about a 3 minute read
Remember the movie Hugo? The film depicts the magical moment of people seeing a moving picture for the first time. There is a scene in the movie that shows a group of people watching “Arrival of a Train”. They duck and dive as the train arrives at the station. They feared the train was coming right through the theatre. Such is the power of a never-before-seen innovation.
This scene in the movie reminded me of the magical opportunity—and the fear—that decision-makers can experience when facing the power and accessibility of the internet. The key to calming the fear is showing people that they don’t, in fact, need to jump out of the way and that online engagement is not a speeding, out of control train about to crash through a theatre.
Using Thoughtexchange, leaders can solve all kinds of problems by accessing many minds. When done right, participants enjoy the experience and leadership gains valuable insight into those minds. No speeding trains involved.
Who doesn’t like being part of important decisions? Especially when the process is engaging and doesn’t require hours of endless meetings or arranging for a sitter. That said, there is a fear of letting participants have the power to submit and prioritize ideas. The fear is that decisions become democratic. When leaders consider the implications of successful online engagement they envision two possibilities. They see the potential results of authentically involving their stakeholders and are also overcome with a strong desire to dive for cover. This combined feeling is called cognitive dissonance and it occurs whenever we try to hold on to two or more conflicting beliefs.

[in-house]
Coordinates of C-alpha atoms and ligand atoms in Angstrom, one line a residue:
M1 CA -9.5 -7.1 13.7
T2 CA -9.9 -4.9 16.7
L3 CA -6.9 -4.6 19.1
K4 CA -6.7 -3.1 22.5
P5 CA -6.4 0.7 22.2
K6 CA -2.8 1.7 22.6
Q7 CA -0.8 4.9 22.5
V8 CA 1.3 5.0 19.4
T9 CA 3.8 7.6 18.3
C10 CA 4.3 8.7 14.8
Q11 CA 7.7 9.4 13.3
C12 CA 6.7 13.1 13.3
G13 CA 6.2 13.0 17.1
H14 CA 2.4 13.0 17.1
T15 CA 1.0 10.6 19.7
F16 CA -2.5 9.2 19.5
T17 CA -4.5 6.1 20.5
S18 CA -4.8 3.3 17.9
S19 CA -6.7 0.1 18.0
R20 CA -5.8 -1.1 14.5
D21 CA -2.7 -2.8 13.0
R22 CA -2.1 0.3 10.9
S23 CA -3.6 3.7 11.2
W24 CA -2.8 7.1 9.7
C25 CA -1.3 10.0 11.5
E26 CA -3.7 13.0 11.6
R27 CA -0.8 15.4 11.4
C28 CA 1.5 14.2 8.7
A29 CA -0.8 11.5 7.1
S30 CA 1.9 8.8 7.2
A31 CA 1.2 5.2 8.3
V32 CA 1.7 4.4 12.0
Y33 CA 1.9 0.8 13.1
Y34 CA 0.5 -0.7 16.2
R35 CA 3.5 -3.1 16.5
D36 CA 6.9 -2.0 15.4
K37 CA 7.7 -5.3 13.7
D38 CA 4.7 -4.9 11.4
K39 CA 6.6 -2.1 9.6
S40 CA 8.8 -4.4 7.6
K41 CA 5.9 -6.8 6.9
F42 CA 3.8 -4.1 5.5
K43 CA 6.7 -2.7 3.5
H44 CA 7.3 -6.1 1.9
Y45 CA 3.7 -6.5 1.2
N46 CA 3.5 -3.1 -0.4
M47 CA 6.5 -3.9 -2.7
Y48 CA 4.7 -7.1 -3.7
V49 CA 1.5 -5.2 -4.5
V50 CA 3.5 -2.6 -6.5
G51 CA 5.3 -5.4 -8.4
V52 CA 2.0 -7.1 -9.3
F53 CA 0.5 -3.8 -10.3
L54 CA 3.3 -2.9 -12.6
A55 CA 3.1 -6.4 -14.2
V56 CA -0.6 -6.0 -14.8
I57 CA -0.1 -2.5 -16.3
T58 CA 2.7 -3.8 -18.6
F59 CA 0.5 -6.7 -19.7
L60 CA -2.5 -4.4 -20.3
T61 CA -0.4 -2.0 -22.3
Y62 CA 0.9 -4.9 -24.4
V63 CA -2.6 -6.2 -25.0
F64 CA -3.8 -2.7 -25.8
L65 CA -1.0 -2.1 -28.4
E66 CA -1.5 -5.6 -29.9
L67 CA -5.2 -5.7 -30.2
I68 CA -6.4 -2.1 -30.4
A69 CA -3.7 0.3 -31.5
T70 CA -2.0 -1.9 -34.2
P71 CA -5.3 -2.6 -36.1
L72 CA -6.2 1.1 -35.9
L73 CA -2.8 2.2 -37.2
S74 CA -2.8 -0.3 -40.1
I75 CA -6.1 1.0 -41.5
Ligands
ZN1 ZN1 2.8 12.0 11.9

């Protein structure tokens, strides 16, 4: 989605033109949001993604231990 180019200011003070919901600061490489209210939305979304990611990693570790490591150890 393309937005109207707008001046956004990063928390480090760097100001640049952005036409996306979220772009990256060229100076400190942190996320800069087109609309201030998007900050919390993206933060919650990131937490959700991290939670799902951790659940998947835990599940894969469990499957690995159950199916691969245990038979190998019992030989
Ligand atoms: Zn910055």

The test of a first-rate intelligence is the ability to hold two opposing ideas in mind at the same time and still retain the ability to function. ~ F. Scott Fitzgerald
Fortunately our customers do possess first-rate intelligence because they consistently feel the fear and do it anyways.
Insight that drives better decisions
To clarify this using a simple example lets imagine I have five dollars to spend. If I asked my community of stakeholders how I should spend it, I would end up with a list of ideas reflecting their priorities, wants and needs. After voting, one or two answers would rise to the top.
But what if I don’t want to spend my money on the idea everyone voted for? Maybe I don’t want to buy a decaf soy caramel macchiato, even though that was the most popular choice. Just thinking about that scenario is enough to make anyone jump out of their seat. Who drinks decaf?
What if, instead, I asked: What do you feel my spending priorities should be right now? Where do you feel I am putting too much of my resources? What future items or activities should I be saving for? Now I have a ranked list of perspectives that shows me the group’s sense of priority, concerns and forethought. Using these insights, I can make a great decision—or, I can begin to see where my priorities are out of alignment with the group’s. Either way, I have created an avenue for dialogue and I know more about my community.
When decision-makers understand the distinction between using online engagement to make informed rather than merely democratic decisions, they generally breathe a sigh of relief and say, “Well, that actually sounds really helpful and interesting. I do want to access diversity, involve more people and understand what my community thinks about what needs to be done. That’s the point when they realize that the train of online engagement is world-changing—and it’s not going to crash through the theatre.
Asking a group to “make a decision” is terrifying. Asking a group to “contribute their unique insights to a decision-making process” is valuable, mutually beneficial and, perhaps, even essential.